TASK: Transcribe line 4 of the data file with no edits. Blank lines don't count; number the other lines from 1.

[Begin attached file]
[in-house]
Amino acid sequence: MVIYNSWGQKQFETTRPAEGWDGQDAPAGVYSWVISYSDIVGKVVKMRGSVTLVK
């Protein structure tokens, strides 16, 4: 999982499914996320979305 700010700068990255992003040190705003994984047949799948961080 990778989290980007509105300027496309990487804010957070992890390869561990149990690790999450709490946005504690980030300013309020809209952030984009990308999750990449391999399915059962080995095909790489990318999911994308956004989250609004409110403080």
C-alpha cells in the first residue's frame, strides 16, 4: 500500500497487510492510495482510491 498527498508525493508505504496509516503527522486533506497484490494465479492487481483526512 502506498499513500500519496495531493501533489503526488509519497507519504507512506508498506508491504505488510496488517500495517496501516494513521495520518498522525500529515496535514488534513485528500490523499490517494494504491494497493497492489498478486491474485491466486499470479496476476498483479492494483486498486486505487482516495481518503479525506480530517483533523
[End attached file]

C-alpha cells in the first residue's frame, strides 16, 4: 500500500497487510492510495482510491 498527498508525493508505504496509516503527522486533506497484490494465479492487481483526512 502506498499513500500519496495531493501533489503526488509519497507519504507512506508498506508491504505488510496488517500495517496501516494513521495520518498522525500529515496535514488534513485528500490523499490517494494504491494497493497492489498478486491474485491466486499470479496476476498483479492494483486498486486505487482516495481518503479525506480530517483533523